Responses to The General Theory

From The HET Website. A typical revolution from below, led by the young who knew nothing but wished to make the presence felt. A conceptual disaster, along the lines of Aristotle’s arguments on the charging of interest.

The response to the publication of John Maynard Keynes‘s General Theory of Employment, Interest and Money (1936) was immediate and controversial – and a cleavage between young economists and their older counterparts was immediately carved.

From Cambridge, Keynes’s students rushed to publication to further explain his ideas: Joan Robinson (1937) and James E. Meade (1936, 1937), two of the members of Keynes’s “Circus”, produced particularly able “restatements” of the General Theory. The exposition of a third member of the Circus, Austin Robinson (1936, The Economist), reached a wider audience. Two of Keynes’s tutorial students also rushed to publish reviews:  W.B. Reddaway (1936, Economic Record) and D.G. Champernowne (1936, RES), with the latter being slightly more critical.

However, among the Cambridge professors, the consequences were grievously divisive (for an account, see Kahn, 1984; Skidelsky, 1992). J.M. Keynes almost completely ruptured his relationships with his old Cantabrigian colleagues – Arthur C. Pigou, Hubert D. Henderson, Dennis H. Robertson and Ralph G. Hawtrey. Although the strife was confined largely to personal exchanges within the Cambridge halls, some anger found its way into the printing presses. A.C. Pigou (1936, Economica), portrayed as the “villain” by the General Theory, tried to go immediately on the counterattack but his counterblast was feeble. H.D. Henderson (1936, Spectator) fired off an even more personally vindictive fusillade. In contrast, Dennis Robertson‘s (1936, QJE) reply had a bit more of substance and engendered a short journal debate with Keynes.

The generational differences in reception were also evident outside of Cambridge. Elsewhere in Britain, the youthful Abba Lerner (1936, Int Lab Rev),  John Hicks (1936, EJ) and Roy Harrod (1937, Econometrica) produced quite sympathetic reviews.

Surprisingly, neither of Keynes’s old rivals at the London School of Economics, Friedrich A. von Hayek and Lionel Robbins, reviewed or even responded to Keynes’s new book. But the damage was permanent: the enthusiasm for the General Theory by their most promising students – particularly  LernerHicks and, eventually, Kaldor – was the beginning of the end of the L.S.E.’s attempt to steal the crown of English economics from Cambridge.

From America, the initial response was cold: the main reviews by Jacob Viner (1936, QJE), Alvin Hansen (1936, JPE), Joseph Schumpeter (1936, JASA), Frank Taussig (1936, QJE), Wassily Leontief (1936, QJE), C.O. Hardy (1936, AER) and Frank Knight (1937, Canadian JE) were almost uniformly negative. Of all his reviewers, Keynes only deigned to respond to Viner’s in his now-famous article, “The General Theory of Employment” (Keynes, 1937, QJE).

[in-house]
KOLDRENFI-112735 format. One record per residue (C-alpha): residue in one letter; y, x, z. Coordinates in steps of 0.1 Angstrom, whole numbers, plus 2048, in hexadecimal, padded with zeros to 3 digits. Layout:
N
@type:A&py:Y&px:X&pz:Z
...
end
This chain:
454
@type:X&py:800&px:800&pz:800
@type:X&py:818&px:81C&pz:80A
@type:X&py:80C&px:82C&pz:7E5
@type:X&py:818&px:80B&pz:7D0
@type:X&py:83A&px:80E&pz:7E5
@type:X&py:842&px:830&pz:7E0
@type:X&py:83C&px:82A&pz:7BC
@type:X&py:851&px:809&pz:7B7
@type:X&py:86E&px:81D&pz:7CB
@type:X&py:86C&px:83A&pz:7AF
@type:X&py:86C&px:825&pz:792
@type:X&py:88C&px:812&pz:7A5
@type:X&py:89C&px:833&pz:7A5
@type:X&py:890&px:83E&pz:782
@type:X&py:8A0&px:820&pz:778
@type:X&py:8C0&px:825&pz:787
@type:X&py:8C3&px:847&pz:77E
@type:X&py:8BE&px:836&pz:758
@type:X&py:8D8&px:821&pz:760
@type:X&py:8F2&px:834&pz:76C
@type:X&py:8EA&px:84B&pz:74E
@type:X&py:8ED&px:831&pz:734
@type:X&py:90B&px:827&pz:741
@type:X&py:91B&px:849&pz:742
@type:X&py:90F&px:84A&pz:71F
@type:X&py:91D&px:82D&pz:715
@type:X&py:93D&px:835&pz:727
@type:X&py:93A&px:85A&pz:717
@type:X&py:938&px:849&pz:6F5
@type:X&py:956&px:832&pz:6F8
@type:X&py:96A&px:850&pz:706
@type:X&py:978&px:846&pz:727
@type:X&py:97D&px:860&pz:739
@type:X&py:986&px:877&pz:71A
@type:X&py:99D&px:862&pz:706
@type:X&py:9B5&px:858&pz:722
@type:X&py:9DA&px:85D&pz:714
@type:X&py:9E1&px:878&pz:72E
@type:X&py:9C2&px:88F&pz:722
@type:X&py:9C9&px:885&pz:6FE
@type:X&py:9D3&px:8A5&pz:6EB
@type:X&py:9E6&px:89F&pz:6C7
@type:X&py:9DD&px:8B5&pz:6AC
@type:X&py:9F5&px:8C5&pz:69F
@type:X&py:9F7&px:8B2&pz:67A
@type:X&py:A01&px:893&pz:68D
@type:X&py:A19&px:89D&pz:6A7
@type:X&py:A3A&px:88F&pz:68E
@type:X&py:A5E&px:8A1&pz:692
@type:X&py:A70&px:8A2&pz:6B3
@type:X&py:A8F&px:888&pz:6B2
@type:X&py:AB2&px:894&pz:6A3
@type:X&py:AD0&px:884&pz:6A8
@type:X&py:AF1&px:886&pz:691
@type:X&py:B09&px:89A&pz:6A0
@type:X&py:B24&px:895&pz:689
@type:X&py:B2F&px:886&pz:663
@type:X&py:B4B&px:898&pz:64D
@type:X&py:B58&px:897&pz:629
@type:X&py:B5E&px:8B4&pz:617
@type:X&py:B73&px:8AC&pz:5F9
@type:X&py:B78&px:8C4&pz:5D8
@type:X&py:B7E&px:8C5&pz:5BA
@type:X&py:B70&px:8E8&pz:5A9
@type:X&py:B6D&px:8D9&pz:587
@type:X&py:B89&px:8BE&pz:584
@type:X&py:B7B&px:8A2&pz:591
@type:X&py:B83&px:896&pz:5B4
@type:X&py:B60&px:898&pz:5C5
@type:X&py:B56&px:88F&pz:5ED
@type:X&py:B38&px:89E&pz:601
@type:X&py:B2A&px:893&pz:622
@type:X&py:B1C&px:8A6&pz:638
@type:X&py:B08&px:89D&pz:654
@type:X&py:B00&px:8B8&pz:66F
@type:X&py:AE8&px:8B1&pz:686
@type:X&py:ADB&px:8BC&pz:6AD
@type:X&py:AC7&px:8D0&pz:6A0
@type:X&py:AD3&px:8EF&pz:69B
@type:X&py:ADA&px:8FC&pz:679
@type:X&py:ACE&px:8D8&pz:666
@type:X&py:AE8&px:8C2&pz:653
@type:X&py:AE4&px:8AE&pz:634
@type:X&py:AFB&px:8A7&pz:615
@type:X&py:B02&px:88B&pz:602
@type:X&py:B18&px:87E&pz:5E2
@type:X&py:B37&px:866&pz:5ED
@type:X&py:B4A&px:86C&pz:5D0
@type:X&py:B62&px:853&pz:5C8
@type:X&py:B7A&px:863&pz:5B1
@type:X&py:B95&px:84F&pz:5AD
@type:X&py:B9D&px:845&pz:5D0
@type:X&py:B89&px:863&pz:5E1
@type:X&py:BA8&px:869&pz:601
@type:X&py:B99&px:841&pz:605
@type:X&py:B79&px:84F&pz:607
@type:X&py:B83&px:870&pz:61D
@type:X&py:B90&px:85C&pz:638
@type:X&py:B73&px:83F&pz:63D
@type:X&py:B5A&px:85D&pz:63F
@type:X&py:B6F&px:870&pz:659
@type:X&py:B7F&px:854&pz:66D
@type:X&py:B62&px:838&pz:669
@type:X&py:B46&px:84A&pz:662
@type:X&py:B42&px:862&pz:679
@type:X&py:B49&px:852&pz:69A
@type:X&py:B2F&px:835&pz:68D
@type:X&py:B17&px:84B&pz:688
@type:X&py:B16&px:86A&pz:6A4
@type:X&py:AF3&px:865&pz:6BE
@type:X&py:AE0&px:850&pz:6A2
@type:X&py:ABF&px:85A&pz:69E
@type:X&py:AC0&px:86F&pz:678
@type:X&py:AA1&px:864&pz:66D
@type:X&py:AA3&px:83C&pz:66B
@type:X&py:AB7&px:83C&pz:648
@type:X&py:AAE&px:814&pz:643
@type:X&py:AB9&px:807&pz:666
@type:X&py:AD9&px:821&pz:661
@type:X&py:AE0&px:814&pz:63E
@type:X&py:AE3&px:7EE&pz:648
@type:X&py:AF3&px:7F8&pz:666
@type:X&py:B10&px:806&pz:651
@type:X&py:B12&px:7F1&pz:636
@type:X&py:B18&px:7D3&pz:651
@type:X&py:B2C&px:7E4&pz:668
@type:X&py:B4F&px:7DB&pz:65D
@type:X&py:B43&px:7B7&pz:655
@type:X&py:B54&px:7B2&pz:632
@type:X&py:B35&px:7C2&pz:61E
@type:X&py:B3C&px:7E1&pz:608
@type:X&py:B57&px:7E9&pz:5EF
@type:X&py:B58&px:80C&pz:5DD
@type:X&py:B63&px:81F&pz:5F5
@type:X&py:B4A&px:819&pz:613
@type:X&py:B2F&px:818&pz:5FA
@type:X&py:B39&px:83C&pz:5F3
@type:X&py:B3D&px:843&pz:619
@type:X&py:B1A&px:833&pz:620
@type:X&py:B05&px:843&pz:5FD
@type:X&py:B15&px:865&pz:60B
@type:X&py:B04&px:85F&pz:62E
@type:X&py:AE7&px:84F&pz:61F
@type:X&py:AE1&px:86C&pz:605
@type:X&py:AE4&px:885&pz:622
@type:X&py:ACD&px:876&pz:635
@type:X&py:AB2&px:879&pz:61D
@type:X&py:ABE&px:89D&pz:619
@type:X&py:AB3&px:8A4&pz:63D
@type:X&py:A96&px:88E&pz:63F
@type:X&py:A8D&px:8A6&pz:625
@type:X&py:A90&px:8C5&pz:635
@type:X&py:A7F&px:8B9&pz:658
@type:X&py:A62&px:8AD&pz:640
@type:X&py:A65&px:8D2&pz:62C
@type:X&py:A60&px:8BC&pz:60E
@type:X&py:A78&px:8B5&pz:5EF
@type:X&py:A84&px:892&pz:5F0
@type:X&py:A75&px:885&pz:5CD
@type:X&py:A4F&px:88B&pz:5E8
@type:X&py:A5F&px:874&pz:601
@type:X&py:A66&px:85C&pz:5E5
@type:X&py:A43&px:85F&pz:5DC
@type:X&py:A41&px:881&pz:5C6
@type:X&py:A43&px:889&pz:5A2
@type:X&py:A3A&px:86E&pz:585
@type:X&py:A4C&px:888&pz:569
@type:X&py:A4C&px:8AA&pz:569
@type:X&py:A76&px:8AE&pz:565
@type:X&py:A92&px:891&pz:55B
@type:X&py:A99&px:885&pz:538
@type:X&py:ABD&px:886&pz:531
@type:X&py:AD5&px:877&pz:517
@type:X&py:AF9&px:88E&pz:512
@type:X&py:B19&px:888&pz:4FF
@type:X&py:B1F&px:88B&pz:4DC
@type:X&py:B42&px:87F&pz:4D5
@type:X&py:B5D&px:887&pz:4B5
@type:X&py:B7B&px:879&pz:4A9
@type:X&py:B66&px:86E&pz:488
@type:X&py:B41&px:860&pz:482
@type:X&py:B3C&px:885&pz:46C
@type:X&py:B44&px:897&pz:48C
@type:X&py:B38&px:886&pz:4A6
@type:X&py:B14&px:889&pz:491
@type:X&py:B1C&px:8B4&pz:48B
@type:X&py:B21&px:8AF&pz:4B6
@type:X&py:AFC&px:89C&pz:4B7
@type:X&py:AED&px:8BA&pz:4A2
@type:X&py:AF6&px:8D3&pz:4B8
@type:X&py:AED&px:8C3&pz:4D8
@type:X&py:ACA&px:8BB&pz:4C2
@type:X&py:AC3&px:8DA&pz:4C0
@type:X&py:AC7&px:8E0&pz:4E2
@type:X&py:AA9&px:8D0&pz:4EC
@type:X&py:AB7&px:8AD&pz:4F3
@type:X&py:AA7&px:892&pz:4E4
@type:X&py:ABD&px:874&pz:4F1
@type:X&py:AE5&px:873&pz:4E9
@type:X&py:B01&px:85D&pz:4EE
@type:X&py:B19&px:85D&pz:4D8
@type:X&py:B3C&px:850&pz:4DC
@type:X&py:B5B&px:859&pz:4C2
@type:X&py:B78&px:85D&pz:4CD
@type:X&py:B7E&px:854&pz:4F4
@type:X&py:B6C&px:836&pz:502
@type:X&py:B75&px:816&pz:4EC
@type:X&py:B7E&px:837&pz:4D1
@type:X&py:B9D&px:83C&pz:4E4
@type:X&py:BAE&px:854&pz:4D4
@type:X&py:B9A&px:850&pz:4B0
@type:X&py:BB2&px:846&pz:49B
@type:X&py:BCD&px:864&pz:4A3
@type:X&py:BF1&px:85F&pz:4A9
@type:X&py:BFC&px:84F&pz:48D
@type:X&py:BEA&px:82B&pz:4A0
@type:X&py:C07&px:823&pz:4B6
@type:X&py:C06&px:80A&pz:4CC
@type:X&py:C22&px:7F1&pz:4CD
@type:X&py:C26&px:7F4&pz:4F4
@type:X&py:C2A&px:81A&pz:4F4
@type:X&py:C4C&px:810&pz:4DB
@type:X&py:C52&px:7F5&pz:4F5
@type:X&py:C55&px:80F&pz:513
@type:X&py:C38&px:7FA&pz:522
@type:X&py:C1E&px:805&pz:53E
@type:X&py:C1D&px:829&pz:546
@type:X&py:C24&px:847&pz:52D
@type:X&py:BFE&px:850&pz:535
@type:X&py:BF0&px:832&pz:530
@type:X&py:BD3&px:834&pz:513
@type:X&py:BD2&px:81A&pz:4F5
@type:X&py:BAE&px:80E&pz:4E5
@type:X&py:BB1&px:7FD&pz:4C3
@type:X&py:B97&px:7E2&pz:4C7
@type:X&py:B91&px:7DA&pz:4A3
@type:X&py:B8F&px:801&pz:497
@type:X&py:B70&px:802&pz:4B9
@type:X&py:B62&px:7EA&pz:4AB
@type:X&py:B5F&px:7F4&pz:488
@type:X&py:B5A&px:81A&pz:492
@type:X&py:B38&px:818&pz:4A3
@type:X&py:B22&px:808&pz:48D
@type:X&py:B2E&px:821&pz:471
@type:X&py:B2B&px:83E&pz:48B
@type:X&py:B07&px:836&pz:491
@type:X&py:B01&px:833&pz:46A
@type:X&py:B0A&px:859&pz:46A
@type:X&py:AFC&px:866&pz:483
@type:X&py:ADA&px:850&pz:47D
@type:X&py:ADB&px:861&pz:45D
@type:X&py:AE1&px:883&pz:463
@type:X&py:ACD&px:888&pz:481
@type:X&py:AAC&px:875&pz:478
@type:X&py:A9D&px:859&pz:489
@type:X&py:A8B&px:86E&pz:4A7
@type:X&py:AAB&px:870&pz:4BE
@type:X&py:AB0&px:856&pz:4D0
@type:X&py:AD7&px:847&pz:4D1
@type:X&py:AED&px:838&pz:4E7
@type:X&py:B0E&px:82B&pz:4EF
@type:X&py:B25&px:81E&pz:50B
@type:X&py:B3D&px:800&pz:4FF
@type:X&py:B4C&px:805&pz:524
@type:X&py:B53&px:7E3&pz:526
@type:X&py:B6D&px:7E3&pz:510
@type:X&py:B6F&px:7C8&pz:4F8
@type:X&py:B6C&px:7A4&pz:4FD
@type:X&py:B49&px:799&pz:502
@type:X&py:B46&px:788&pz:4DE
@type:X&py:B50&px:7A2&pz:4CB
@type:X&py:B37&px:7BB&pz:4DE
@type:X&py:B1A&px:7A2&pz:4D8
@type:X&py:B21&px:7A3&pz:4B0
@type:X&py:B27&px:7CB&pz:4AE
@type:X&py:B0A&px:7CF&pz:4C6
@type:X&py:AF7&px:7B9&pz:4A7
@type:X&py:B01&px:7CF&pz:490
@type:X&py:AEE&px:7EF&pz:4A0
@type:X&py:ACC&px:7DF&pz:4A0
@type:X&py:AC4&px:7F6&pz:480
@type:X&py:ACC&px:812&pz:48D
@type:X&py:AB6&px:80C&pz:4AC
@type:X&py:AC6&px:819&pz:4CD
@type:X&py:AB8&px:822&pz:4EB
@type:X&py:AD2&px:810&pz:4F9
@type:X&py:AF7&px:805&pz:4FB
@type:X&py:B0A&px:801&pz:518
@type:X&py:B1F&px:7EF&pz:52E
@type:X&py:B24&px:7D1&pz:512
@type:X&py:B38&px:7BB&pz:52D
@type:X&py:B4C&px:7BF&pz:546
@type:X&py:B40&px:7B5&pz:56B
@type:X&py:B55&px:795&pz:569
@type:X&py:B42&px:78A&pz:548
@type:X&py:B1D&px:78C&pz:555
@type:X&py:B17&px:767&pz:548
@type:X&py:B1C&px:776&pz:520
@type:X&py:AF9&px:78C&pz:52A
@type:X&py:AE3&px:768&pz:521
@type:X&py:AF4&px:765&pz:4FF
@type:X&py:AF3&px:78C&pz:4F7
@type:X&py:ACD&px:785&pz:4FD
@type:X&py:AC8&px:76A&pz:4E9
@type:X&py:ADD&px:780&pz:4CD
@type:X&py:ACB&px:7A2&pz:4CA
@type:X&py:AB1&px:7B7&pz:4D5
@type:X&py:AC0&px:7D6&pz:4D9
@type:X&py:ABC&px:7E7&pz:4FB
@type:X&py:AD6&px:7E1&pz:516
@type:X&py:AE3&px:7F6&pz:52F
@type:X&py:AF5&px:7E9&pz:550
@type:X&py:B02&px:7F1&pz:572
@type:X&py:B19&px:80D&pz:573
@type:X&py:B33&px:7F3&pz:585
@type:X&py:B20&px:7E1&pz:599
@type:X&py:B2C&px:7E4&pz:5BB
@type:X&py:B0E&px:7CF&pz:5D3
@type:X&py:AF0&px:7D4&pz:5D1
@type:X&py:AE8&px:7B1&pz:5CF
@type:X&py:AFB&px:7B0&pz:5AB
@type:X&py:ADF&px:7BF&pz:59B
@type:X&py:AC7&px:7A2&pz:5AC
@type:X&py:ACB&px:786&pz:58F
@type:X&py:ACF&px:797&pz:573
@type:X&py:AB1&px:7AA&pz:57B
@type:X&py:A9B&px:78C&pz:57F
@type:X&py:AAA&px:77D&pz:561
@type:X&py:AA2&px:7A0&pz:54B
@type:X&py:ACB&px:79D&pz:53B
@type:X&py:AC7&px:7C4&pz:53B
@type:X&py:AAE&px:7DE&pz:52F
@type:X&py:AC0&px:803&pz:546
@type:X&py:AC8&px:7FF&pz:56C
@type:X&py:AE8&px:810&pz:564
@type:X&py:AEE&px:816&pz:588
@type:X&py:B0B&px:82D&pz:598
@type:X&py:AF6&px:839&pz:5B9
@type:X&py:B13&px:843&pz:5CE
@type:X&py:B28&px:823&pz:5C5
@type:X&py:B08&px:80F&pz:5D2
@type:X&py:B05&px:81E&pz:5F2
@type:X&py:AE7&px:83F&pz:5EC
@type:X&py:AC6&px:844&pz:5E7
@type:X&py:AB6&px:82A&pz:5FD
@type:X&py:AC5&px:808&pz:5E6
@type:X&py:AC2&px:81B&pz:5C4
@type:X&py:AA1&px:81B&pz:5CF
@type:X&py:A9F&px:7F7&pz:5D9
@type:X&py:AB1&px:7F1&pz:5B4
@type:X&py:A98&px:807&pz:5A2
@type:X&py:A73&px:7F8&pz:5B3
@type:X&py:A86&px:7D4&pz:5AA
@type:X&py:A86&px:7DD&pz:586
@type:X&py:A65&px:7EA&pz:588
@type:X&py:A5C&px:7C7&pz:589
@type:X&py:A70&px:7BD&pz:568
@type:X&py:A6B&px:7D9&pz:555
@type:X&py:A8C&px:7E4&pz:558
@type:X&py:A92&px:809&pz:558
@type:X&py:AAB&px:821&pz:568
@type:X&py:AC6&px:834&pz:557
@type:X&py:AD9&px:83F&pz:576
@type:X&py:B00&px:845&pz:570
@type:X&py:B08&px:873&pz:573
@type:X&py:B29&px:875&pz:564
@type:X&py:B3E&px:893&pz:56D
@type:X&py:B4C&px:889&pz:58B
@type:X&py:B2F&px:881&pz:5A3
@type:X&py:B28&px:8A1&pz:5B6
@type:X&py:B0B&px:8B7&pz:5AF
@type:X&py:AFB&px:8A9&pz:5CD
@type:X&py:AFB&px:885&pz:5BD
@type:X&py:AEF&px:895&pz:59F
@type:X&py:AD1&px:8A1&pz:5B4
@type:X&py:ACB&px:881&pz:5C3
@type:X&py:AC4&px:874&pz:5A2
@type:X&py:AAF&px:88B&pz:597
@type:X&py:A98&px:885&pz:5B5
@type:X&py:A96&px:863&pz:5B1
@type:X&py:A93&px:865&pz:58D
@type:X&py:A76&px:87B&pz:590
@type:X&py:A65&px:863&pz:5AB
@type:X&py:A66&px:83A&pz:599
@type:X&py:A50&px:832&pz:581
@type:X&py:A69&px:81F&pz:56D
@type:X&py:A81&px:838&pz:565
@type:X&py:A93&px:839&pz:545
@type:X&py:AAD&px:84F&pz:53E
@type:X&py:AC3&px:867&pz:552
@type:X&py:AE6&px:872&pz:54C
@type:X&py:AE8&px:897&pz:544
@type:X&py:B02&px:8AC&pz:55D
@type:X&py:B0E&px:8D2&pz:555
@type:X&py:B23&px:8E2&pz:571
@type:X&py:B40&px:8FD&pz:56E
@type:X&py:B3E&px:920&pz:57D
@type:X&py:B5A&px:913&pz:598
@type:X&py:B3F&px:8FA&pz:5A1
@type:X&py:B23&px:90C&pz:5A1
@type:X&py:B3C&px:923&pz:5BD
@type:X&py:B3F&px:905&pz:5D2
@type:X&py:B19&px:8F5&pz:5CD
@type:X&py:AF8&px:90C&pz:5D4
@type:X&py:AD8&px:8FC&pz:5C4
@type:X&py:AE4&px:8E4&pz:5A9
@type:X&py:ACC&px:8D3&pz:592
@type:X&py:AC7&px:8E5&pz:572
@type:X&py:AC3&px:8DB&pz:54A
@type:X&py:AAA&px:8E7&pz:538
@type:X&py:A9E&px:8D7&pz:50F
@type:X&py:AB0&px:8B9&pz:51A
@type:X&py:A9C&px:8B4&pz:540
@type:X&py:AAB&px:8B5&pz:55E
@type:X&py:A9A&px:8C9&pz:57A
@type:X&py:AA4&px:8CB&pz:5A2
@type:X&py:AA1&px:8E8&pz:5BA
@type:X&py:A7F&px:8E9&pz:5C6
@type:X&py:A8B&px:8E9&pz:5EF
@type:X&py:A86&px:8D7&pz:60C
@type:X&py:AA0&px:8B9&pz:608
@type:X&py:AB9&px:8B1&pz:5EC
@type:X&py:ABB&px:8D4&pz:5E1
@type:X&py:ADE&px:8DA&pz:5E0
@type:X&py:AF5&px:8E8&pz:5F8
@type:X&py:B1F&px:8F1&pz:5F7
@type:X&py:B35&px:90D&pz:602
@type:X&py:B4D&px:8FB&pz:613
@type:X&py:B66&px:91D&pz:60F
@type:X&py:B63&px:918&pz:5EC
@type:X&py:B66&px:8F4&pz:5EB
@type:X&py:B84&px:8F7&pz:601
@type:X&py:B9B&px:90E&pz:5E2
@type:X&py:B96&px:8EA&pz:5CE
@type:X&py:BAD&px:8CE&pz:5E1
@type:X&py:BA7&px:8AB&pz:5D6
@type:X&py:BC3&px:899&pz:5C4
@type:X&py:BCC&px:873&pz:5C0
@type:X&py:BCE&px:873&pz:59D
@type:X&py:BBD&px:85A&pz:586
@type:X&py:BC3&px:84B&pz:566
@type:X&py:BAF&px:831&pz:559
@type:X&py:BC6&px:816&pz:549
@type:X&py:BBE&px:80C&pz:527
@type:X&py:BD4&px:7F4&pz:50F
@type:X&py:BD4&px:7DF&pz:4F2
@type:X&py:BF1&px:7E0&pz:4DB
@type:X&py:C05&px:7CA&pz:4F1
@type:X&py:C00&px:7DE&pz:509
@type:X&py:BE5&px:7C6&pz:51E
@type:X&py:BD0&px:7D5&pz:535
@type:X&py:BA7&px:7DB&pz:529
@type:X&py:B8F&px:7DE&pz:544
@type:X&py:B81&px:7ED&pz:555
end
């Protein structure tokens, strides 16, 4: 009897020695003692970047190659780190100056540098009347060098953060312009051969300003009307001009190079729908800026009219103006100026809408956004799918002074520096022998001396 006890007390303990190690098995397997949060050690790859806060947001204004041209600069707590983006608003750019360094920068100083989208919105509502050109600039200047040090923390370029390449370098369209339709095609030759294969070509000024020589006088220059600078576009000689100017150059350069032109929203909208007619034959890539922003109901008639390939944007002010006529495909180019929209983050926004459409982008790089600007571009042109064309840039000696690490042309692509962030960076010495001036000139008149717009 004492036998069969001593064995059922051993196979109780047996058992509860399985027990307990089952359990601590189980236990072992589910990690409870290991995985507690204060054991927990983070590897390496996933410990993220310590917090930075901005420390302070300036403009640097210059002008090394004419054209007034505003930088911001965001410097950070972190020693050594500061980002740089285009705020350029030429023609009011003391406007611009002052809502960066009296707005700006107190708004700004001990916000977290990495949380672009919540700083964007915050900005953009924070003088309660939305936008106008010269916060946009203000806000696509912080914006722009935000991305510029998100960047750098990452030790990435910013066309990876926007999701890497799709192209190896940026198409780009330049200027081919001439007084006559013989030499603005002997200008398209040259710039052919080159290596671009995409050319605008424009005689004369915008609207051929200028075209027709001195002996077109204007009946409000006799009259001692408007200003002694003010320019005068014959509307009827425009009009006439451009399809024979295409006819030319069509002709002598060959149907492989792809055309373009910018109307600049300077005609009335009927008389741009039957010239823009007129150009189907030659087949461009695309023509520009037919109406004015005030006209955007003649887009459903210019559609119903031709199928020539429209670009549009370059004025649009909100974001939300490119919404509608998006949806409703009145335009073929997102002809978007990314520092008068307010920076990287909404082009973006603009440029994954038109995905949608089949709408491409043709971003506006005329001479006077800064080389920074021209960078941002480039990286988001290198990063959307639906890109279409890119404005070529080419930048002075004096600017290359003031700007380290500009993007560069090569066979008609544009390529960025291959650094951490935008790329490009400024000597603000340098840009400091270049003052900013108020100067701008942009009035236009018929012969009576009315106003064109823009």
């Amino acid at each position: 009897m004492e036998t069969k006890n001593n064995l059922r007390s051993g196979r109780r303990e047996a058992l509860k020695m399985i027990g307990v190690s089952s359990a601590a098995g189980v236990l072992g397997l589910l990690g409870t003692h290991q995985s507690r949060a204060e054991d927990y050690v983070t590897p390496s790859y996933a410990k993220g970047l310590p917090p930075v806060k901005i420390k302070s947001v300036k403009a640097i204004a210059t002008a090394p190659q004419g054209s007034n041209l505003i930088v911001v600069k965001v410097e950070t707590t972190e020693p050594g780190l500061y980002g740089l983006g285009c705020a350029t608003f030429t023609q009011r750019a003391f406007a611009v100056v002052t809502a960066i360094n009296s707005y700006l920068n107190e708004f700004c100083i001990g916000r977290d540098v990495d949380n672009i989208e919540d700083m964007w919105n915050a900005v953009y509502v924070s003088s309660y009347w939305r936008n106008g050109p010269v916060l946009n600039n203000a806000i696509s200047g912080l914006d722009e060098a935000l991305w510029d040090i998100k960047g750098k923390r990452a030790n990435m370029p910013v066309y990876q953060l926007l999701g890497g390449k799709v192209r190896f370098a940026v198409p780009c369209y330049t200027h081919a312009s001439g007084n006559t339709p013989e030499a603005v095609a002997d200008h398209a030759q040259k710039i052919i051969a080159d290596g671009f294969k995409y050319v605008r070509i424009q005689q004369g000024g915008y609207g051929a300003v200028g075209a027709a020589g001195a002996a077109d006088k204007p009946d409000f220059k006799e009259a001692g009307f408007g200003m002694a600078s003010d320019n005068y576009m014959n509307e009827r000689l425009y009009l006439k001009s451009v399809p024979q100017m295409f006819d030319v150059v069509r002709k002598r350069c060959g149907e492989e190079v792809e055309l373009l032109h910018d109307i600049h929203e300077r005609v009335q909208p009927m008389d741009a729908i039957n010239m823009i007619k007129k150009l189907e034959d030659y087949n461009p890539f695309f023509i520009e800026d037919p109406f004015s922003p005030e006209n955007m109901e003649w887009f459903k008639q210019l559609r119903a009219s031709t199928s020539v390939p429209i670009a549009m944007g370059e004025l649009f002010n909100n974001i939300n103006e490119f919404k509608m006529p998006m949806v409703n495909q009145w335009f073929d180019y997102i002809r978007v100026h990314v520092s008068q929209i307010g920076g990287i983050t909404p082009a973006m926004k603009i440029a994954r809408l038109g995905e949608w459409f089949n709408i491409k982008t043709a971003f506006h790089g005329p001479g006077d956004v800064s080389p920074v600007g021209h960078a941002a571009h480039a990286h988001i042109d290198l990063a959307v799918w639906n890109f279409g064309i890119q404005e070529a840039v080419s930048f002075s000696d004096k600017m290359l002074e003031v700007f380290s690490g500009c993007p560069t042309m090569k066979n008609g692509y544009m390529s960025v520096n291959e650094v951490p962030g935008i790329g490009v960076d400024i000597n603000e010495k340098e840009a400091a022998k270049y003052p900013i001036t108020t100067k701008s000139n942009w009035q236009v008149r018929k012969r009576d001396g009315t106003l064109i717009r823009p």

With the unfortunate exception of Nazi Germany (where a translation was published “on paper rather better than usual and the price not much higher than usual”, as Keynes put it), Keynes’s General Theory was largely ignored on the European continent. The few reviews that emerged from there, particularly those by Gustav Cassel (1937, Int Lab Rev) from Sweden and Gottfried Haberler (1936, ZfN) from Austria, were quite hostile.  In France, the professional (and personal) hostility of influential conservative economists such as Jacques Rueff guaranteed that the book would not even be translated until 1948.

Krugman’s intro to The General Theory

This is Brad De Long’s edited version of Paul Krugman’s 2006 introduction to The General Theory:

In the spring of 2005 a panel of “conservative scholars and policy leaders” was asked to identify the most dangerous books of the 19th and 20th centuries…. Charles Darwin and Betty Friedan ranked high on the list. But The General Theory of Employment, Interest, and Money did very well, too. In fact, John Maynard Keynes beat out V.I. Lenin and Frantz Fanon. Keynes, who declared in the book’s oft-quoted conclusion that “soon or late, it is ideas, not vested interests, which are dangerous for good or evil,” [384] would probably have been pleased.

Over the past 70 years The General Theory has shaped the views even of those who haven’t heard of it, or who believe they disagree with it. A businessman who warns that falling confidence poses risks for the economy is a Keynesian, whether he knows it or not. A politician who promises that his tax cuts will create jobs by putting spending money in peoples’ pockets is a Keynesian, even if he claims to abhor the doctrine. Even self-proclaimed supply-side economists, who claim to have refuted Keynes, fall back on unmistakably Keynesian stories to explain why the economy turned down in a given year….

It’s probably safe to assume that the “conservative scholars and policy leaders” who pronounced The General Theory one of the most dangerous books of the past two centuries haven’t read it. But they’re sure it’s a leftist tract, a call for big government and high taxes…. [T]he arrival of Keynesian economics in American classrooms was delayed by a nasty case of academic McCarthyism. The first introductory textbook to present Keynesian thinking, written by the Canadian economist Lorie Tarshis, was targeted by a right-wing pressure campaign aimed at university trustees. As a result of this campaign, many universities that had planned to adopt the book for their courses cancelled their orders, and sales of the book, which was initially very successful, collapsed. Professors at Yale University, to their credit, continued to assign the book; their reward was to be attacked by the young William F. Buckley for propounding “evil ideas.”

But Keynes was no socialist – he came to save capitalism, not to bury it. And there’s a sense in which The General Theory was… a conservative book…. Keynes wrote during a time of mass unemployment, of waste and suffering on an incredible scale. A reasonable man might well have concluded that capitalism had failed, and that only… the nationalization of the means of production – could restore economic sanity…. Keynes argued that these failures had surprisingly narrow, technical causes… because Keynes saw the causes of mass unemployment as narrow and technical, he argued that the problem’s solution could also be narrow and technical: the system needed a new alternator, but there was no need to replace the whole car. In particular, “no obvious case is made out for a system of State Socialism which would embrace most of the economic life of the community.”… Keynes argued that much less intrusive government policies could ensure adequate effective demand, allowing the market economy to go on as before.

Still, there is a sense in which free-market fundamentalists are right to hate Keynes. If your doctrine says that free markets, left to their own devices, produce the best of all possible worlds, and that government intervention in the economy always makes things worse, Keynes is your enemy. And he is an especially dangerous enemy because his ideas have been vindicated so thoroughly by experience.